Too many households struggling to make ends meet claims SVP

by Rachel Cunningham
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The Society of St Vincent de Paul (SVP) believes too many households are struggling to make ends meet due to the scale of the cost-of-living crisis.    

The comment comes in response to the latest data from the Survey of Income and Living Conditions, published on March 7.  

The charitable organisation stated that the at risk of poverty rate, based on median incomes, shows that just over 10 per cent of the population were at risk of poverty but this would have been 13 per cent without the implementation of temporary cost-of-living measures. 

The temporary measures supported households incomes, meaning fewer people had incomes below the poverty line, but this has not translated into an easing of financial difficulties as the data shows deprivation has risen. 

The scale of the cost-of-living crisis means households continue to have to cut back on essentials they simply can’t afford, according to SVP.

The figures from the Central Statistics Office (CSO) show that just over 913,000 people were experiencing deprivation in 2023, increasing from 16.6 per cent in 2022 to 17.3 oer cent in 2023.  

In addition, 6.4 per cent of households had great difficulty making ends meet in 2023, compared to 5.5 per cent in 2022. 

This rises to 17.9 per cent for single parent households, while one in five single parent families have gone into debt to meet ordinary living expenses in 2023. 

Almost half of calls to SVP comes from one parent families and overall calls were up 10 per cent compared to 2022. 

The CSO data shows the highest levels of deprivation for people out of work due to illness or disability (44.7 per cent), single parent families (41.4 per cent), those who are unemployed (37.8 per cent) and renters (36.5 per cent).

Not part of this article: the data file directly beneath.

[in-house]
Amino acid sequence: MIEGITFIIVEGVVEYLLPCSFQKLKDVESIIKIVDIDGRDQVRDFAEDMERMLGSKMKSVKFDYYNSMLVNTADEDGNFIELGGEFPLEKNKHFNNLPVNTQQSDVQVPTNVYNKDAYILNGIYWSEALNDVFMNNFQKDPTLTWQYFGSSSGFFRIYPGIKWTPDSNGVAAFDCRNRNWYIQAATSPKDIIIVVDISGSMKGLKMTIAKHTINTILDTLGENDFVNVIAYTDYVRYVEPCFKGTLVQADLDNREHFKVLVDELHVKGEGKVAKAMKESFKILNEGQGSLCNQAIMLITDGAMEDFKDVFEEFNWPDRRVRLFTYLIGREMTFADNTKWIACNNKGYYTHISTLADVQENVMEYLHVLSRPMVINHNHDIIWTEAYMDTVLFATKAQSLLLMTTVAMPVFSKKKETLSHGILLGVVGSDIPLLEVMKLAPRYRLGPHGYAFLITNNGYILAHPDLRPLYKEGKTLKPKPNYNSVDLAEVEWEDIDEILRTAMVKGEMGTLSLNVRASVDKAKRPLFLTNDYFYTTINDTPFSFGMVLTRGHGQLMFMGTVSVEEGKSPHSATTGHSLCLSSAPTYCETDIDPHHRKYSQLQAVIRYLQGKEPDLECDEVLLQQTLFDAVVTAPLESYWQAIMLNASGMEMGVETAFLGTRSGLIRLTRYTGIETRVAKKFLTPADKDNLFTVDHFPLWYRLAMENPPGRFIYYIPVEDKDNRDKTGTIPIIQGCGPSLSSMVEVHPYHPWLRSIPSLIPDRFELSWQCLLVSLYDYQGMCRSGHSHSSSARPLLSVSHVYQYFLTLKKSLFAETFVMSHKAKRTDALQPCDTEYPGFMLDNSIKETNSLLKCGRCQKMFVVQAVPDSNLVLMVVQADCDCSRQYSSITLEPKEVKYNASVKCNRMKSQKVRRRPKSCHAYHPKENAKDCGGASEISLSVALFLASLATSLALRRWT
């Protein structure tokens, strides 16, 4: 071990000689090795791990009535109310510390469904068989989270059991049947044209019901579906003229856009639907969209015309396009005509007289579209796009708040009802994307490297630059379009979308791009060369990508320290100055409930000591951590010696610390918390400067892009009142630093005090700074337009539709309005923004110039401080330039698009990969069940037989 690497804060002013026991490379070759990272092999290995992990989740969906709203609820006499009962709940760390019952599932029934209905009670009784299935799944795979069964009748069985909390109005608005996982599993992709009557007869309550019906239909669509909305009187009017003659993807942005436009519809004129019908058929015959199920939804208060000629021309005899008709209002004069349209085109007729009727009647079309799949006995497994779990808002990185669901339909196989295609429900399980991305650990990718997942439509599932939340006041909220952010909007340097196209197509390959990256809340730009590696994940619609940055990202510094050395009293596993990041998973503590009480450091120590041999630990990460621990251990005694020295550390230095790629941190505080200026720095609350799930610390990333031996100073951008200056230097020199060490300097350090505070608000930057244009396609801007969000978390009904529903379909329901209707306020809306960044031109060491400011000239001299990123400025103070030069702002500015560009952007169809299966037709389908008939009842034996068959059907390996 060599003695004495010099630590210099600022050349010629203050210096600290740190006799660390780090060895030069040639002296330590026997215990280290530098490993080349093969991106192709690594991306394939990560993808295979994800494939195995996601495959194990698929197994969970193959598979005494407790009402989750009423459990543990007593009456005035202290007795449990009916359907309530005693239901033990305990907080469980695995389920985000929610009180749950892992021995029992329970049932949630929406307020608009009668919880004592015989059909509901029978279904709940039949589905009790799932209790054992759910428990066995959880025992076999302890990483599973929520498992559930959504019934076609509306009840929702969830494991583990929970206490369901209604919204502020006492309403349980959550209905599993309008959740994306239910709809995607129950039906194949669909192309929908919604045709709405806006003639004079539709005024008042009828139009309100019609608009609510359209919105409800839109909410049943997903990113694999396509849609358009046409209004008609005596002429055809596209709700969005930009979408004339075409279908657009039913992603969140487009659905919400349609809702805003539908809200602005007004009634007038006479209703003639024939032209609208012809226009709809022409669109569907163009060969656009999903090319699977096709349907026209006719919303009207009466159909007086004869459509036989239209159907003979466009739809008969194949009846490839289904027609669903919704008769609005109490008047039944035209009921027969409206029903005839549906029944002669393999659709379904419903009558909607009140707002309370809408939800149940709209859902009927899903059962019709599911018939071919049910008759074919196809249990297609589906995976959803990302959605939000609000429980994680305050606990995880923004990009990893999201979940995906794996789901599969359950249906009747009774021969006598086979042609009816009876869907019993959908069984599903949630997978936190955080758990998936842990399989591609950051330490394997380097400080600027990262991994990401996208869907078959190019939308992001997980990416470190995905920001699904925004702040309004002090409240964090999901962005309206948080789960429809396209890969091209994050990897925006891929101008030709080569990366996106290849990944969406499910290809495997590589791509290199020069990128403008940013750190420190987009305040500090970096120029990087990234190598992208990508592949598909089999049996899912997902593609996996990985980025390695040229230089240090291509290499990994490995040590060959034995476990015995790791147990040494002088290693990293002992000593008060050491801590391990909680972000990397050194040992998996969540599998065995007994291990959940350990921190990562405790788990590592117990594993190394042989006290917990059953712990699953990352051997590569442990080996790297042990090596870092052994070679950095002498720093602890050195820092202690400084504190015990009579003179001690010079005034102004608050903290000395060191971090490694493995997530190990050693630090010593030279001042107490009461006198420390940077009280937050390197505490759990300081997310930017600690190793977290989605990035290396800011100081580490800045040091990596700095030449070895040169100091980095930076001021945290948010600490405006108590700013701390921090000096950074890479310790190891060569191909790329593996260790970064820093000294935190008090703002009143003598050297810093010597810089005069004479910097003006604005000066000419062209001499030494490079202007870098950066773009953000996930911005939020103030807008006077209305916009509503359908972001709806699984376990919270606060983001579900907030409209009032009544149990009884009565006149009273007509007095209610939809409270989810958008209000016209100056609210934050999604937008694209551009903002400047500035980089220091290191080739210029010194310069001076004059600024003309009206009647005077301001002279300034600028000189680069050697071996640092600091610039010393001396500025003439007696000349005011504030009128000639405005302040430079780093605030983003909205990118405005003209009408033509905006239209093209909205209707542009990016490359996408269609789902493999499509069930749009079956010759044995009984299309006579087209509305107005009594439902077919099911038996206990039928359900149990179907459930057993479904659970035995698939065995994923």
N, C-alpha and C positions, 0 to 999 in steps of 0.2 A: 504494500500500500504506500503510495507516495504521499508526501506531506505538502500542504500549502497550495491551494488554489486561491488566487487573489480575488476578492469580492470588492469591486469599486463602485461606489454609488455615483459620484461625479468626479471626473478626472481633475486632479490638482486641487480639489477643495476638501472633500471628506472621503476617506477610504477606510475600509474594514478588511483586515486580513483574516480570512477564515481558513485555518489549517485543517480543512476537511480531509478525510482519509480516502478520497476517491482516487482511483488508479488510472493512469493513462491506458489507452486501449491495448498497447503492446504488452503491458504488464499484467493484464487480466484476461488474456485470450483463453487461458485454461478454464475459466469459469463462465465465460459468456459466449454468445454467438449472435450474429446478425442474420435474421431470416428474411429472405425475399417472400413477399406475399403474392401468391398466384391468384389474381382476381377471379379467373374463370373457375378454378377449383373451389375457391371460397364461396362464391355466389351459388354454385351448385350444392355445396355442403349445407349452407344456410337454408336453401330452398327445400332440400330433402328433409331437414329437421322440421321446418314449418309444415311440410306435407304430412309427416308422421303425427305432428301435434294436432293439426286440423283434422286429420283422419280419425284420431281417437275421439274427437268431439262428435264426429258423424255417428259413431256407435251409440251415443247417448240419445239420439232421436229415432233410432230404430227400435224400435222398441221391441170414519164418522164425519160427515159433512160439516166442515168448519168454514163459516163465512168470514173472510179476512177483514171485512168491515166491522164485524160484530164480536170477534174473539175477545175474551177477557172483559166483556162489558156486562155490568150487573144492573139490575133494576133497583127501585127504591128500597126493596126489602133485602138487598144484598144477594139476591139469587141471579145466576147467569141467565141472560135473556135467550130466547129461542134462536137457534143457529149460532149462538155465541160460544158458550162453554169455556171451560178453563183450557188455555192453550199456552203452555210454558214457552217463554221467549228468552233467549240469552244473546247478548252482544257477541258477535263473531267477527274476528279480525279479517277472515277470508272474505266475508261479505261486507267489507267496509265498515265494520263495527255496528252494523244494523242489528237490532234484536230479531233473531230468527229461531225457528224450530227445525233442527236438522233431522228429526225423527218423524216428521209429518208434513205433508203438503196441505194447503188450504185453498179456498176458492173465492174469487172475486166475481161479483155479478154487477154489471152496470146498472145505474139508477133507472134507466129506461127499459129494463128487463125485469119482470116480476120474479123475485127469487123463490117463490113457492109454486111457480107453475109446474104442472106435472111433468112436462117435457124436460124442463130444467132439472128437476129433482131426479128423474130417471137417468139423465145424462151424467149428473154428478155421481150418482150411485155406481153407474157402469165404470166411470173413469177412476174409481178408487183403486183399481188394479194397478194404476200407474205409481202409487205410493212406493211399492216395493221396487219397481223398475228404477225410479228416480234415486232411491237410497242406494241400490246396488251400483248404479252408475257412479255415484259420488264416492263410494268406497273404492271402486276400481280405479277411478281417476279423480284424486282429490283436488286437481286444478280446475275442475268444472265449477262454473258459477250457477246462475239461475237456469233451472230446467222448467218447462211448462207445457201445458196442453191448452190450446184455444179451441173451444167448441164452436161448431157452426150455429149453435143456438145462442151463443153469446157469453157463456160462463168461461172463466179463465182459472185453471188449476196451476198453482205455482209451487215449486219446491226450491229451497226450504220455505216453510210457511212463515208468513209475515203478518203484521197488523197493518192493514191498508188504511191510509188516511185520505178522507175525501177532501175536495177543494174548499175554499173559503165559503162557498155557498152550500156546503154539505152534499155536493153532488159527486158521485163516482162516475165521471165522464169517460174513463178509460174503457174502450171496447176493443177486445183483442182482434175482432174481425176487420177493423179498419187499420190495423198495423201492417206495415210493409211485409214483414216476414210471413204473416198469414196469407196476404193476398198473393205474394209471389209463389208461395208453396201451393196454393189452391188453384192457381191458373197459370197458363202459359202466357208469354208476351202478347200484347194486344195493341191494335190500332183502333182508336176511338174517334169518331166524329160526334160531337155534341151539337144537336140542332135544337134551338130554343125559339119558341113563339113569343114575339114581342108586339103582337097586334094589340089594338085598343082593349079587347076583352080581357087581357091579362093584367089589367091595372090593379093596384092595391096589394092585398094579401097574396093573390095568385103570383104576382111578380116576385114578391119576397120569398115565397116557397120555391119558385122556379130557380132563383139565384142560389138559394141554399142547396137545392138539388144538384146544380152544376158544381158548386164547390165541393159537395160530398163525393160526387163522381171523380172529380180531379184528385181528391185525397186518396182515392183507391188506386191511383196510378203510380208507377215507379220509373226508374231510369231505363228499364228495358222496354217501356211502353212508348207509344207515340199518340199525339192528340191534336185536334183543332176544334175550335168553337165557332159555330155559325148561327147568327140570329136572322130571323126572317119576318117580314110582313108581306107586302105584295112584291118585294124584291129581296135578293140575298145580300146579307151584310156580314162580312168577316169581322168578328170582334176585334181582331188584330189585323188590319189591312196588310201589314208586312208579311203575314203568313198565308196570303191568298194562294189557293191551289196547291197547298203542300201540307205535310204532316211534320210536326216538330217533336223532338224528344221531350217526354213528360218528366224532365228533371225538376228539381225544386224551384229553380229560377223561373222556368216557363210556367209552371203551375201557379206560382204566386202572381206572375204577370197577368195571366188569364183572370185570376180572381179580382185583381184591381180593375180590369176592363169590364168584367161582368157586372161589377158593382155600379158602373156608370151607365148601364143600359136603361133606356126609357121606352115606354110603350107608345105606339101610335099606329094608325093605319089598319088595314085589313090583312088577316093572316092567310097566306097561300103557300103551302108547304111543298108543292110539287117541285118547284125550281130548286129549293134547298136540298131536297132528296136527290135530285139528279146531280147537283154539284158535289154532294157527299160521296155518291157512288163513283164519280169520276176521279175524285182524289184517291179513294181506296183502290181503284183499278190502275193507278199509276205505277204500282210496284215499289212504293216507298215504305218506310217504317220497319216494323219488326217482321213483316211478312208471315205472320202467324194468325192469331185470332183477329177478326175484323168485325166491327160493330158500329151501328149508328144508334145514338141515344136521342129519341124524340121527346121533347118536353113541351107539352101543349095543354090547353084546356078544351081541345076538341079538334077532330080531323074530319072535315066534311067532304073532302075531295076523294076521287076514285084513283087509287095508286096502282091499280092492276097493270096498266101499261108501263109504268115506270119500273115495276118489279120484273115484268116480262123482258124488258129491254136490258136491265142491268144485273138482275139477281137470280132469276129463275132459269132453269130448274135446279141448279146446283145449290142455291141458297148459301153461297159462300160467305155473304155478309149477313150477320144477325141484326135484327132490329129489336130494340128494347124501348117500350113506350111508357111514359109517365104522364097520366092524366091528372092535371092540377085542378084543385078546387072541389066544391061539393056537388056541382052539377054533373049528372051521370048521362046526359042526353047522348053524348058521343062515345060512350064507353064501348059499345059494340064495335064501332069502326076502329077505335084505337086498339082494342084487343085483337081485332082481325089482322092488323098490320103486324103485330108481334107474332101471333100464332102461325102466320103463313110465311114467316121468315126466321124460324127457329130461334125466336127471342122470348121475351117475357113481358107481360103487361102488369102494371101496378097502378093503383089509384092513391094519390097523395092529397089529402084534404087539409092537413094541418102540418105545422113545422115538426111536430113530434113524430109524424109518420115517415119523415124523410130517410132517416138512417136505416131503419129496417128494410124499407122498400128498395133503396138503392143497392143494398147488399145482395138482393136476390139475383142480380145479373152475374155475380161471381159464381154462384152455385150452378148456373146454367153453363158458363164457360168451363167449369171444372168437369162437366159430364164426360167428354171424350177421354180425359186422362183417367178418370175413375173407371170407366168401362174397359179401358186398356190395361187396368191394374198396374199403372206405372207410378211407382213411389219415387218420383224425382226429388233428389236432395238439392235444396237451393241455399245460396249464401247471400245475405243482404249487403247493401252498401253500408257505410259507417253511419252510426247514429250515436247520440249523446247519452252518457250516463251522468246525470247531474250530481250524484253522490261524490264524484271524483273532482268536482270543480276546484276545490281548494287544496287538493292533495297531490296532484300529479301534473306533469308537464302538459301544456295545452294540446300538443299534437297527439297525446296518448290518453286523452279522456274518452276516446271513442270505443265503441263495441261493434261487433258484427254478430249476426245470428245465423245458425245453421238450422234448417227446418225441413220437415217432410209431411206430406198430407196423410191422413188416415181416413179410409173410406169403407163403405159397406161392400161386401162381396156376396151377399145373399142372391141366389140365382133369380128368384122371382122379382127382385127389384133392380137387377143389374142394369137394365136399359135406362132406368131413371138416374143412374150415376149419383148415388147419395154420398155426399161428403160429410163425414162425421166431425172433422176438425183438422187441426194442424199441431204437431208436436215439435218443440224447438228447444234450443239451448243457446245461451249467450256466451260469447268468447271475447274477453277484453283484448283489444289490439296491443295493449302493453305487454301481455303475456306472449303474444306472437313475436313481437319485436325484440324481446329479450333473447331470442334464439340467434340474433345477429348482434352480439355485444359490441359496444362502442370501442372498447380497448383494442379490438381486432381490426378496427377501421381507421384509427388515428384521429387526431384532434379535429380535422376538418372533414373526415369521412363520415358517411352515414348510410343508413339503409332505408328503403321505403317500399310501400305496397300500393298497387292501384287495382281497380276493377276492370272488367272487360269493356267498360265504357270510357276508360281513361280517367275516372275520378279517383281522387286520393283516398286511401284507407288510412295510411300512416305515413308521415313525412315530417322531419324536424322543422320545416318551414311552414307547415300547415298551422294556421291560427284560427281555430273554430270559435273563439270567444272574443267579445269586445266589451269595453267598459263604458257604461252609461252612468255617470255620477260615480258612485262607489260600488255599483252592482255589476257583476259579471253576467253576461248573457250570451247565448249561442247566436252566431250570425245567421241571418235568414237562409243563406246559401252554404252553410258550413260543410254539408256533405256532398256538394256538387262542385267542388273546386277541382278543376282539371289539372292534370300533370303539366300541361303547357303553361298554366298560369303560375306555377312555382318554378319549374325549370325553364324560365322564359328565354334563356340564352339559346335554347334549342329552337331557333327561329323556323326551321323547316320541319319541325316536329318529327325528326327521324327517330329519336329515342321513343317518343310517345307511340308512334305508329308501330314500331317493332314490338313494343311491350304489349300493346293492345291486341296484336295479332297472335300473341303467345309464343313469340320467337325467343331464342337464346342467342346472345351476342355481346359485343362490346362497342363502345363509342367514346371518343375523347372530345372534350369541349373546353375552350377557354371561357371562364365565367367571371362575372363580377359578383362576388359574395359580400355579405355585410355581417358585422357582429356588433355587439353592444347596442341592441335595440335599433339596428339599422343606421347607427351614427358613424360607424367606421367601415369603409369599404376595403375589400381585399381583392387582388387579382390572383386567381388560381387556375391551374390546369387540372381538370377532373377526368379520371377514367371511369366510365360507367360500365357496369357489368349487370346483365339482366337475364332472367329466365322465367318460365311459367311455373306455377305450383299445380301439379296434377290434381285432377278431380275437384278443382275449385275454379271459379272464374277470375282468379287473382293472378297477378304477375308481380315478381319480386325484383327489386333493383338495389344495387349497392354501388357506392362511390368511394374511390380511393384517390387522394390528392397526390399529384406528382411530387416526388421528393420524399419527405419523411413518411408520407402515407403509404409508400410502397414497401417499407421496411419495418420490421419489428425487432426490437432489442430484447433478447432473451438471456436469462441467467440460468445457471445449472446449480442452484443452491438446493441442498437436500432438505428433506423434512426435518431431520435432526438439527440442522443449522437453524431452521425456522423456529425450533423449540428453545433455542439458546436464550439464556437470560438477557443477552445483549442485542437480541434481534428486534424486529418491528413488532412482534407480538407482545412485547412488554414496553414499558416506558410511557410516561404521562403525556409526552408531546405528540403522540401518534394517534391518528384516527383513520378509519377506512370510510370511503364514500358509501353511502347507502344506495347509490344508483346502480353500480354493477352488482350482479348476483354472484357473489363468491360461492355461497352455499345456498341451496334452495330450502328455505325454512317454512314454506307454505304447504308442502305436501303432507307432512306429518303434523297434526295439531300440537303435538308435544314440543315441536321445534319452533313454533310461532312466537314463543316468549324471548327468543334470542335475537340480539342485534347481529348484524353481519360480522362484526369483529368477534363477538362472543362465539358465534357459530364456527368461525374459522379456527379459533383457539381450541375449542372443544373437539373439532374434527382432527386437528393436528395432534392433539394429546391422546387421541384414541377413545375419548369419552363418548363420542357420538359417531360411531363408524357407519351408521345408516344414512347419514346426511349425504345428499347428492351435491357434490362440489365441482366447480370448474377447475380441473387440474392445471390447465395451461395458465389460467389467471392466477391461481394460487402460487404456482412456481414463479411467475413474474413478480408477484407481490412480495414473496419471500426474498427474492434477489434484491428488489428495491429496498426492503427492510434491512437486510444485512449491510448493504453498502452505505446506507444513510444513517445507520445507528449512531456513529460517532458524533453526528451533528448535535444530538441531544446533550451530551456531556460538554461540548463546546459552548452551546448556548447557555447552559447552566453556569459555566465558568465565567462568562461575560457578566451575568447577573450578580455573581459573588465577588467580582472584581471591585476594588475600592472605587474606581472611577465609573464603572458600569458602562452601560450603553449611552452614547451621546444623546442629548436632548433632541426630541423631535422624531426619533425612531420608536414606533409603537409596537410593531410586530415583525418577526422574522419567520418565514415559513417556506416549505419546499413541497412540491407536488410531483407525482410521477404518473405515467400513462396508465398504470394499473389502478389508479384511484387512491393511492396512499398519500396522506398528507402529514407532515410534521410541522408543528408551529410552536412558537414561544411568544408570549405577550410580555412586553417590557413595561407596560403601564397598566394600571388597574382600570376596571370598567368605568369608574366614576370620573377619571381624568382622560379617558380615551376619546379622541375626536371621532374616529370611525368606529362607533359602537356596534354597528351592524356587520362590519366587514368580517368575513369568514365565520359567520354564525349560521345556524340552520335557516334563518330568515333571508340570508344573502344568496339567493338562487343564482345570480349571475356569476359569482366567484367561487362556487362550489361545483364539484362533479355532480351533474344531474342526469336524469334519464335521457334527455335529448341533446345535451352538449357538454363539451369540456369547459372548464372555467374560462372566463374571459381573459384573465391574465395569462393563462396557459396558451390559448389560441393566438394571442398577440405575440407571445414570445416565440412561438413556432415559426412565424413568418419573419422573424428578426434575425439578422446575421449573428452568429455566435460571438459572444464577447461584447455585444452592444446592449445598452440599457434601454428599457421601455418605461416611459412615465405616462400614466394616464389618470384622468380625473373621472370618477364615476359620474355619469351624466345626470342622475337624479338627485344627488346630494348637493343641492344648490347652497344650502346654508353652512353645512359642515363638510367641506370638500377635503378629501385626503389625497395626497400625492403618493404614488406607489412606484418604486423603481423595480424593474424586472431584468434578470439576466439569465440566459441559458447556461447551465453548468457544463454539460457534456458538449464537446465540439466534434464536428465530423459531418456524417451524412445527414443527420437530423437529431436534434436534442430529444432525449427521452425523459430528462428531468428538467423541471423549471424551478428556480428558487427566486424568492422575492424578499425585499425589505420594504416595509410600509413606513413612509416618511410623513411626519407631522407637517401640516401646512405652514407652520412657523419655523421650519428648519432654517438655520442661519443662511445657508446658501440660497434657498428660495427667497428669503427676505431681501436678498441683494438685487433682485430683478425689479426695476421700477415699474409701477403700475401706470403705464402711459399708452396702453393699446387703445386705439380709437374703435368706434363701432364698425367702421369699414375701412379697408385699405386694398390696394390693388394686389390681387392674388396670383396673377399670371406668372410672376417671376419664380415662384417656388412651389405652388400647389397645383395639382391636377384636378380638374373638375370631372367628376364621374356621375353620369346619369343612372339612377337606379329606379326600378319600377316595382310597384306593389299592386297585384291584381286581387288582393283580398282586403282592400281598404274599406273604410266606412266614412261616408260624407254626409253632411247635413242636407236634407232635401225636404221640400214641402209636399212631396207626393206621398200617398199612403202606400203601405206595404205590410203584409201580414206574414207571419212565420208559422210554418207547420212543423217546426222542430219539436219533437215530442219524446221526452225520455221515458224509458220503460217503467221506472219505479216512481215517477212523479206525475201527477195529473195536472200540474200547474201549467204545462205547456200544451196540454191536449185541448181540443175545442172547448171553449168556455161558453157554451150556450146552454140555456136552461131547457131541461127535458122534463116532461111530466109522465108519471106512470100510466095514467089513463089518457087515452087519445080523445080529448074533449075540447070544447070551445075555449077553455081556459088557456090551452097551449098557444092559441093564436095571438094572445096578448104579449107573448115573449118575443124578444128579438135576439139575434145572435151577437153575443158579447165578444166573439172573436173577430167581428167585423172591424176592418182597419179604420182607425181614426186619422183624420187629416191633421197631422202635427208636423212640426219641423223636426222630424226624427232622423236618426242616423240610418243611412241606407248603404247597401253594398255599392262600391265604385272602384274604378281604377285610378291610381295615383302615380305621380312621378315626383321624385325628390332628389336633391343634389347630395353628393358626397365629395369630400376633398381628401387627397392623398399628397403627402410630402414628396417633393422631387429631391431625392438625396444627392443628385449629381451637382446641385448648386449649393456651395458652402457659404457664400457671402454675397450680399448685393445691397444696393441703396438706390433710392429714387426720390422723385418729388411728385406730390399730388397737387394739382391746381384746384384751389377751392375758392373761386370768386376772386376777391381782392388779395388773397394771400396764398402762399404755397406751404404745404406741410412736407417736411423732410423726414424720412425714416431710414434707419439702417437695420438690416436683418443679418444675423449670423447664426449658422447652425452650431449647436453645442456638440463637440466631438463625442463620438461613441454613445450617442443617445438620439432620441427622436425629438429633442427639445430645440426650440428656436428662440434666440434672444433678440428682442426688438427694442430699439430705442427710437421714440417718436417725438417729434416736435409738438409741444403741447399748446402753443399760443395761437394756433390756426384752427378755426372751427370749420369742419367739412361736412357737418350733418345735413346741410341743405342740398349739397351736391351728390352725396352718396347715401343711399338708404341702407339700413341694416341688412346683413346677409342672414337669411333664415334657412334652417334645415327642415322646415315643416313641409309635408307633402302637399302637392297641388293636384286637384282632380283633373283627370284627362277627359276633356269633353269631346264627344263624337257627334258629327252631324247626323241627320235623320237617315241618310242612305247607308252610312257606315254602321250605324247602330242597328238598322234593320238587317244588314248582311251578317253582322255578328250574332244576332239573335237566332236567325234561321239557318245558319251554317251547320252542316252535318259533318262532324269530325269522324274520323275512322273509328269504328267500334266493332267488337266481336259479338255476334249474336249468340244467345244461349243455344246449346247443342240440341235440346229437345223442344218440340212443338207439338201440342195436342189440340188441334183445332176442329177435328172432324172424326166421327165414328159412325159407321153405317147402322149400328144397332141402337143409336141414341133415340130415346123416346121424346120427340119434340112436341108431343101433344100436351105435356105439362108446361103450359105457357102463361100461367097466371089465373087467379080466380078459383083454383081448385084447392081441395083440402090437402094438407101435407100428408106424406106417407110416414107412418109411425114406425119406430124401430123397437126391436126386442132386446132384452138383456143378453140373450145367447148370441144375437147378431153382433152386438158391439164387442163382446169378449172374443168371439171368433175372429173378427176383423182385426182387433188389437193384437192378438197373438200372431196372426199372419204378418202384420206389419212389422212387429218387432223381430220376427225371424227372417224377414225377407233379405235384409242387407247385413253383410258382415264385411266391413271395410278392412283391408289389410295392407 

Over one in five children in the state are now living in enforced deprivation (21.4 per cent). 

SVP has highlighted that some of the most marginalised groups in Irish society, including those living in Direct Provision, emergency accommodation and members of the Travelling community, are not counted in official poverty statistics. 

“This data must send a clear message to government to redouble their efforts to tackle growing deprivation in our communities,” said SVP Head of Social Justice, Tricia Keilthy. “Temporary measures have helped protect people from income poverty, but we must ensure that this level of support against rising living costs becomes permanent so that it has  a sustained impact on deprivation rates and living standards. 

“Ensuring minimum wages and social welfare rates are benchmarked against the cost of a minimum standard of living and investment in services like housing, education and childcare is critical so that people can meet their basic needs.”

“Nearly 30,000 people called SVP for the first time in 2023 and many of these people were working but unable to meet the costs of basics,” said SVP Chair of the National Social Justice Committee, Nessan Vaughen.

“The high cost of housing, energy, childcare and transport is pushing people to the brink and work is increasingly not a route out of poverty. 

“Decent pay and conditions for workers and a strong system of quality public services is needed to make sure work pays and provides pathways to good jobs for those who are able to work.” 

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